How to Shop For a Casket


Picking out a casket can be a confusing and overwhelming process, whether you’re planning your own funeral in advance or making arrangements after a loved one has passed. As with any major purchase, it pays to educate yourself ahead of time. Here are some important steps to take as you shop for a casket:

1. Set a budget and understand pricing

Buying a casket is an emotionally charged purchase. That can make it hard to balance your financial reality with an instinct to splurge on the “best” for your loved one. One way to lessen any potential guilt (about falling in love with a casket you can’t buy) or regret (for spending more than you can afford) is to set your ballpark budget in advance of shopping. Knowing that rough number ahead of time will make it easier to limit which caskets you consider.

It also helps to understand how casket prices work. Casket prices range from a few hundred dollars to $20,000 or more. The first factor in setting that price tag is the material. At the lower end, you can buy a simple plywood or pine casket for less than $1,000. Caskets made from hardwood, such as mahogany, walnut, and cherry, generally start at around $2,000. Simple copper caskets start at around $3,000, and bronze caskets sell for $4,000 or more. But not all metals are automatically pricier: Steel is becoming more common, and steel caskets can start around $1,000.

Material isn’t the only factor that affects price. Walk through any showroom and you’ll see caskets with ornate carvings, gold-leaf trim, padded mattresses, embroidered head panels, and other upgrades that can easily raise the casket’s cost. 

Start with the broadest considerations: Do you have a material preference? Would you prefer simplicity or are you looking for a premium model? Do you want an eco-friendly option? How important is it to you to customize the casket? It’s possible to find a bounty of choices around $2,000 or less. 

2. Consider all your shopping options

Funeral homes will have a range of caskets to choose from. But this is an area where funeral homes make their best margins, so it’s in their interest to steer you toward pricier options.

However, the funeral home isn’t your only option for casket shopping. As part of the Federal Trade Commission’s “funeral rule,” you can source anything you need, including a casket, from other sellers. The funeral home is not allowed to charge you a handling fee if you buy a casket elsewhere. These days, Walmart, Costco, and Amazon all sell caskets. You can even buy a casket on Etsy. And some of the brands you’ll find at online retailers are the exact same ones seen in funeral home display rooms.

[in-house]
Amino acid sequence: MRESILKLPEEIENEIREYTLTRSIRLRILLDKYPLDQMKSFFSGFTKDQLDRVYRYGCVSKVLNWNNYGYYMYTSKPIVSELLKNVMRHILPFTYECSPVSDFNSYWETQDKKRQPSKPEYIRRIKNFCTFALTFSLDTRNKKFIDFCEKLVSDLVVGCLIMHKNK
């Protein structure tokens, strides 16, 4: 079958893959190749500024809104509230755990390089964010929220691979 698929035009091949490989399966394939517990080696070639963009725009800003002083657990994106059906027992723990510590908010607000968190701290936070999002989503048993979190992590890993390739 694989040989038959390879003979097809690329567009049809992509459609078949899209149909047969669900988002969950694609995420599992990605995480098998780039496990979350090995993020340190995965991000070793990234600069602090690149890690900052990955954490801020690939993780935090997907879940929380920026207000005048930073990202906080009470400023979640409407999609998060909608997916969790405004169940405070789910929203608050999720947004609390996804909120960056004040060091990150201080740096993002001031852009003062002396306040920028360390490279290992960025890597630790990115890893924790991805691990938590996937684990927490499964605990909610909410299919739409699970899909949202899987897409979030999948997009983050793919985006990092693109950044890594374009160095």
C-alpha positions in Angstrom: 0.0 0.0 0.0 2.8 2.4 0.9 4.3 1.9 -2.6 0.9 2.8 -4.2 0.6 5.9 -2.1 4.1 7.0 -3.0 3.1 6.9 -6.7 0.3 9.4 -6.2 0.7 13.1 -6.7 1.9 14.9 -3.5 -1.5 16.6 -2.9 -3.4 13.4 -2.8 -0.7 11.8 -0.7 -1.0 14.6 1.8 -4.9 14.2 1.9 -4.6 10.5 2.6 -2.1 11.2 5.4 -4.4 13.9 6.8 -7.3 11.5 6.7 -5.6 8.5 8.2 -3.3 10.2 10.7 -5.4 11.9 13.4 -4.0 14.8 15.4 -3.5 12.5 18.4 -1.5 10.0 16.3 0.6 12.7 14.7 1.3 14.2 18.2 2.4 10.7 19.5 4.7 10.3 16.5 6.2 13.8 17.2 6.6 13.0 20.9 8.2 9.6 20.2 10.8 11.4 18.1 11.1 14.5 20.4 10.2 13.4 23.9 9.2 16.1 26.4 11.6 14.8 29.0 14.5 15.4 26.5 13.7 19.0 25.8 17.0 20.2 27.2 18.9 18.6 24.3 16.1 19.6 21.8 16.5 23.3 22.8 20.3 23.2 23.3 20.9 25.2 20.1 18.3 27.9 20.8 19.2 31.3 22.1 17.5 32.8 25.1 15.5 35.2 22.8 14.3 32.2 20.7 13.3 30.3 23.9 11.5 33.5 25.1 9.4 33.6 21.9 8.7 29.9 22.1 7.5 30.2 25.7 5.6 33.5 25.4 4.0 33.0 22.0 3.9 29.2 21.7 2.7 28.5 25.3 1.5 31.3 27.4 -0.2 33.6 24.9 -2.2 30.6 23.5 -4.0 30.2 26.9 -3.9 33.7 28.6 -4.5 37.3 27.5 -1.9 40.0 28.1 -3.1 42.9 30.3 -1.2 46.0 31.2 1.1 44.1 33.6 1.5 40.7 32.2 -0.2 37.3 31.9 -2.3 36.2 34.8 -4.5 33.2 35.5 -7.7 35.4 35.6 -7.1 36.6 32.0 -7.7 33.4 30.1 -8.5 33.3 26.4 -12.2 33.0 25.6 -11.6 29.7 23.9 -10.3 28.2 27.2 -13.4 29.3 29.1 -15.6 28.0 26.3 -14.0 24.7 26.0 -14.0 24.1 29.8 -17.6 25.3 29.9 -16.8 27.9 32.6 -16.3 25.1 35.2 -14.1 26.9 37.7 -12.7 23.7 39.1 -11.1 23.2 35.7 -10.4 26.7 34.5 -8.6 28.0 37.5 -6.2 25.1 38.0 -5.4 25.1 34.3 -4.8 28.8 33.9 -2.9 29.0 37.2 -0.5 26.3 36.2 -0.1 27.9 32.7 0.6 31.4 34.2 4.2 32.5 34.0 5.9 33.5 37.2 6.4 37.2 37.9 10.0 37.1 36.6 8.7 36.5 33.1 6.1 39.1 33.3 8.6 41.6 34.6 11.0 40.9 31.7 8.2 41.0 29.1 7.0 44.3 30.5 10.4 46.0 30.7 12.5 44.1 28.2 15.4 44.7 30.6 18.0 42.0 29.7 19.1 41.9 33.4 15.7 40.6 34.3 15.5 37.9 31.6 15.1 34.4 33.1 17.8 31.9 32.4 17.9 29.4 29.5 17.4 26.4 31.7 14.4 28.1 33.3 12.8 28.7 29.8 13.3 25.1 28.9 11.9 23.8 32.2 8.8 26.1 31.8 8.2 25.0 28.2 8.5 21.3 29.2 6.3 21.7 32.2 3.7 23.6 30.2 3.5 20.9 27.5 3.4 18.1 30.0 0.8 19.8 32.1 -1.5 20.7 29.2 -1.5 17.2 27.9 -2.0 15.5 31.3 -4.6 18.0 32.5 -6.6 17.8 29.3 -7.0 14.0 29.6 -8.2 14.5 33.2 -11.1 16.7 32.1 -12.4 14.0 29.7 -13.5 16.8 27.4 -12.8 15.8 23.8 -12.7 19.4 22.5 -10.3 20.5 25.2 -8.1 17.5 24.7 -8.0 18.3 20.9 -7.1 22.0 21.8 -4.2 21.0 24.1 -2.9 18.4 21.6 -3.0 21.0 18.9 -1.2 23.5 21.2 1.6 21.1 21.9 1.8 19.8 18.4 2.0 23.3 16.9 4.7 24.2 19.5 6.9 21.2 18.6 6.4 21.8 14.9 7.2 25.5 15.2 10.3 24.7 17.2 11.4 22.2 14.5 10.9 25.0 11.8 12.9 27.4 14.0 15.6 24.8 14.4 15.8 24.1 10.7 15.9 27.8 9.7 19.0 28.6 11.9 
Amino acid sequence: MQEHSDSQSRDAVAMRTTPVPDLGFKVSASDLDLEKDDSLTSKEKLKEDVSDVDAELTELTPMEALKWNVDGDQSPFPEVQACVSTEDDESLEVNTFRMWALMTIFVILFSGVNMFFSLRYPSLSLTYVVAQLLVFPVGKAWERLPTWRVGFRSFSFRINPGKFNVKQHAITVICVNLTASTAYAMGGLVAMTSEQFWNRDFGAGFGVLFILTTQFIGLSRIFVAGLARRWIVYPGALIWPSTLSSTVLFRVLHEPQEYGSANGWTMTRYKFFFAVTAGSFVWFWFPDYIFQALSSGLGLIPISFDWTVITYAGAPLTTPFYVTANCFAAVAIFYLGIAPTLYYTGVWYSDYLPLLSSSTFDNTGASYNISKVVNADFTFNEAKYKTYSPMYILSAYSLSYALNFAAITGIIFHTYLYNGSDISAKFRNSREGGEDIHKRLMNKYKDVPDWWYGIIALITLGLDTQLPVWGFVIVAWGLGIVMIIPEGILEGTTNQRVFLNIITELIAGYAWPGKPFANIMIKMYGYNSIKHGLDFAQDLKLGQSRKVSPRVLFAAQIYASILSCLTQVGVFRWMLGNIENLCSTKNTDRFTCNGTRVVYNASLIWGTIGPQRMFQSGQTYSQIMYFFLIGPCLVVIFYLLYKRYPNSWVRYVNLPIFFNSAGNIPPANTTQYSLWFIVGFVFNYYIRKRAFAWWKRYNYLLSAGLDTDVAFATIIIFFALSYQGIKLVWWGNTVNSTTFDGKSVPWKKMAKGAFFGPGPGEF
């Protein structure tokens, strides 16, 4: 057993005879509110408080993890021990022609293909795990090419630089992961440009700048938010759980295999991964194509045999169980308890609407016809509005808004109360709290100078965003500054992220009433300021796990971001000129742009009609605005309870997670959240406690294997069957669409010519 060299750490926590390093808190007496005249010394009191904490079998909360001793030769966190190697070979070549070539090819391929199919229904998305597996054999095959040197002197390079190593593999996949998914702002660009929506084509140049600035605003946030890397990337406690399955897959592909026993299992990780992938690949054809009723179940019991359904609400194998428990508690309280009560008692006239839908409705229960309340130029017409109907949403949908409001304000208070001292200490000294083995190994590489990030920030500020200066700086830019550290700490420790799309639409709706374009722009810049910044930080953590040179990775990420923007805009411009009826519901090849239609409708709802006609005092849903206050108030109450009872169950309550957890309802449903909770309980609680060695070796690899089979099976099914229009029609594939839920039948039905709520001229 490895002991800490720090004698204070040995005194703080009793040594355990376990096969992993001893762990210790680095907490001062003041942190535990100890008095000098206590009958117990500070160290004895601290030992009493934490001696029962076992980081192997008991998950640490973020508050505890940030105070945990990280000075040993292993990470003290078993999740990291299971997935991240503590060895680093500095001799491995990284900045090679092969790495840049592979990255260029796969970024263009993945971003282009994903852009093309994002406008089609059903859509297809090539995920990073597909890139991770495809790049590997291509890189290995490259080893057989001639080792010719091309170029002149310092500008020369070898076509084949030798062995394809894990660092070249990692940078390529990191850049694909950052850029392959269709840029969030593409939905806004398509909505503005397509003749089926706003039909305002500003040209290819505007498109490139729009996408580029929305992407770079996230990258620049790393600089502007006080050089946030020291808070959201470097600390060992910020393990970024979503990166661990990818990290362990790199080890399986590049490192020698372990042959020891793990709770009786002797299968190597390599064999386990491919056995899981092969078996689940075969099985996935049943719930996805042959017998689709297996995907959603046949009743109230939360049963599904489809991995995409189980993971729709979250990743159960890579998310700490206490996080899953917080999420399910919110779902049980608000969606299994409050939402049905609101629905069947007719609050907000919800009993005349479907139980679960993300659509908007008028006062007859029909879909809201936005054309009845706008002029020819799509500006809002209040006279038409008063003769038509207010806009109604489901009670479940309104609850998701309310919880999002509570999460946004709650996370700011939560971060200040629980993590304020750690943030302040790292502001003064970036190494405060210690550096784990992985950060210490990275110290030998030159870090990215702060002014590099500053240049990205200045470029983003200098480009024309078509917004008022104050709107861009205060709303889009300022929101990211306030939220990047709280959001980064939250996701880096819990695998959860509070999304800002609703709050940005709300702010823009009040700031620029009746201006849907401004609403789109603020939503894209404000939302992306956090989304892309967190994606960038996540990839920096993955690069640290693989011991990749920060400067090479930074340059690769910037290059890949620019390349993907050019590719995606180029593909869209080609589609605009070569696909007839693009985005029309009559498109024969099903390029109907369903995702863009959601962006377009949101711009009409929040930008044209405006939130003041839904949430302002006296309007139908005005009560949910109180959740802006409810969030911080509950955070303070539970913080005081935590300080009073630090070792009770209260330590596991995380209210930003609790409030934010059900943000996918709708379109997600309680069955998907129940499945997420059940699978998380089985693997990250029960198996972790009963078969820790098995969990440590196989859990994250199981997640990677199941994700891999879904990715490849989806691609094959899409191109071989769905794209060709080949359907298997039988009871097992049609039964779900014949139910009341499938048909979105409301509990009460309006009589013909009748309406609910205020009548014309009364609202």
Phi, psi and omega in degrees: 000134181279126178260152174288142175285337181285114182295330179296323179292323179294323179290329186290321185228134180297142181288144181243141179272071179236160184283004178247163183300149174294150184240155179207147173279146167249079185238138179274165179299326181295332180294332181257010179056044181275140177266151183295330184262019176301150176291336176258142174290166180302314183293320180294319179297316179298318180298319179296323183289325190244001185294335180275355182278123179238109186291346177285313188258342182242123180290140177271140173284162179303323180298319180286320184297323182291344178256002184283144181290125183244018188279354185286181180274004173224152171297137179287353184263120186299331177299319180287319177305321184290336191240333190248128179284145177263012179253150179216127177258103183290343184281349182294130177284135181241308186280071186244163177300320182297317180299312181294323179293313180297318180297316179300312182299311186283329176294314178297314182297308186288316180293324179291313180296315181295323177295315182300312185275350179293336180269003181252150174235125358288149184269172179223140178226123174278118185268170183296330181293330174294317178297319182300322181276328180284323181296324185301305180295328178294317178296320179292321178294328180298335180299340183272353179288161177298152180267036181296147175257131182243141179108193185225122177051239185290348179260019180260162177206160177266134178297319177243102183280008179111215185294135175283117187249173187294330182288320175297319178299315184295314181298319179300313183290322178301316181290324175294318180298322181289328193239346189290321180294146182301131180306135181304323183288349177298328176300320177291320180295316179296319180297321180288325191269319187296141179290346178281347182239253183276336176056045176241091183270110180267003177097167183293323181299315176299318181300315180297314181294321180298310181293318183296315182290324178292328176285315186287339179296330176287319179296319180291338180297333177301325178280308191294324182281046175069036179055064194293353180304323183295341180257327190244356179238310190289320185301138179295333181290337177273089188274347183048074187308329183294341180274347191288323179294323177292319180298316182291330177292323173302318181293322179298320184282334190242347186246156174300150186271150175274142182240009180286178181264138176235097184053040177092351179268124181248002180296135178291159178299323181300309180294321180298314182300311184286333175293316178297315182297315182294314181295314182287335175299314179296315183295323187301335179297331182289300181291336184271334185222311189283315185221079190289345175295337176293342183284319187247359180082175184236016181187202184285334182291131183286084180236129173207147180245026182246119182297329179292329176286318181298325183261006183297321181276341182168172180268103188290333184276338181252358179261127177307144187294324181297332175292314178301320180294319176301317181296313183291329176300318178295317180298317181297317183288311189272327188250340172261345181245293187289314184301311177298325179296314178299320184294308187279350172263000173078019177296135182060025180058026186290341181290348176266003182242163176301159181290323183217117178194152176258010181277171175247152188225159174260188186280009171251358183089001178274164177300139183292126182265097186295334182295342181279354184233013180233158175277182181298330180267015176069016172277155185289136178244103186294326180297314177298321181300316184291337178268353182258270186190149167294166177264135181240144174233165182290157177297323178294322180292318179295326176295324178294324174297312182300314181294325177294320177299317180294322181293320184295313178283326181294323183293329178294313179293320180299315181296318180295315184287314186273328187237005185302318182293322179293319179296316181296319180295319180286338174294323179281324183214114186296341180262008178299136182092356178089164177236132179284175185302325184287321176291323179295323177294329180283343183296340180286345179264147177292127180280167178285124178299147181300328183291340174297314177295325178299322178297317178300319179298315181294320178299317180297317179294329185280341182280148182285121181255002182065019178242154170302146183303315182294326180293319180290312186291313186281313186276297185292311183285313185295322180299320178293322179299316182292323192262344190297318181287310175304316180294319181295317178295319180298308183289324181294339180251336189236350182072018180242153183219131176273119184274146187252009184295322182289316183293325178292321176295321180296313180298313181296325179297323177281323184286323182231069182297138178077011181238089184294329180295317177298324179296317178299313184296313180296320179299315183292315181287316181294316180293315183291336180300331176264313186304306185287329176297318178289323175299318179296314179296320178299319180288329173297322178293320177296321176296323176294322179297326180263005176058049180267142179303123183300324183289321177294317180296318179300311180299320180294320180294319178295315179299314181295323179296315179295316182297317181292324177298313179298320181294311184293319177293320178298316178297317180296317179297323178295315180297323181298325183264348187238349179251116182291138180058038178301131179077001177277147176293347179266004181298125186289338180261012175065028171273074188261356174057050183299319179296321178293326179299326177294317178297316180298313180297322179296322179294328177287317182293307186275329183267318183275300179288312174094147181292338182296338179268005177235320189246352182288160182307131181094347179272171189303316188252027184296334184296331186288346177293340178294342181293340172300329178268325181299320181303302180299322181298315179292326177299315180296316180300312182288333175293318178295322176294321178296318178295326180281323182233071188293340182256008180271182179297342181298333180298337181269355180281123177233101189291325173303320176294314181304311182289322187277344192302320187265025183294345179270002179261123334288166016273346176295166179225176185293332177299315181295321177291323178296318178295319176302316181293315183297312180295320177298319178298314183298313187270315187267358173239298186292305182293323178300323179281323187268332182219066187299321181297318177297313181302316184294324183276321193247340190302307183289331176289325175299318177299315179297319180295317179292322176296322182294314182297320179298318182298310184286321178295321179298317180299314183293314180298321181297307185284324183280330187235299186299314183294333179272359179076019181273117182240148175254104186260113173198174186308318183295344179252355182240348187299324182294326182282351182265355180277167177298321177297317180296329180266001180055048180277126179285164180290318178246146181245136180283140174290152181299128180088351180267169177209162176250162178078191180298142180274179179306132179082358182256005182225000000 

3. Ask lots of questions

People tend to buy one of the first three casket models they see. So don’t be afraid to discuss your budget upfront and ask to be shown only appropriately priced options. Ask to see a written price list before you even head into the display room.

You can also ask if a particular casket comes in less-expensive colors or finishes, or if a casket you’re drawn to is available without the embroidered head panel, for instance, or silk lining. The Federal Trade Commission requires all funeral homes to present clear pricing on caskets in display rooms, but the options you see might feature full upgrades that you don’t need. Some funeral homes won’t even have their least expensive models on display.

Again, this can be an emotional and difficult purchase. Bring a friend or other family members with you to help in case you get overwhelmed.

4. Second guess those extras

Here are a few common upgrades that may not be necessary:

  • Sealers or gaskets. These features are marketed as a way to block water from entering the casket. The funeral rule forbids any claims that sealers or gaskets help preserve the body—because they don’t. But they do add hundreds of dollars to your casket costs.
  • Heavy gauge steel. If you’re looking at steel caskets, the most expensive option is 16-gauge steel. The thinner 18-gauge or 20-gauge options are just as durable and costs hundreds or even thousands of dollars less.
  • Interior fabrics. Polyester is a standard choice, with satin or velvet increasing the cost. Some fabrics may also claim to be puncture-proof or stain-resistant.
  • Personalization. From custom paint shades to printing photos or embroidering a special message on the head panel to decorating the casket’s corners with a meaningful symbol, the personalization options can feel nearly limitless. Just keep in mind that each can raise the overall price tag by at least few hundred dollars.

4. Ask about rentals

Yes, you can rent a casket. If you or your loved one will be cremated, you won’t really need a casket for the long haul. The body can be placed in an “alternative container” (made of cardboard, pressed wood, or unfinished wood) for the actual cremation. But you may want to use a casket for the service or viewings. In this case, funeral homes may have caskets that you can rent for this purpose. Ask your funeral director if this is an option for you if you know there won’t be a formal burial. 

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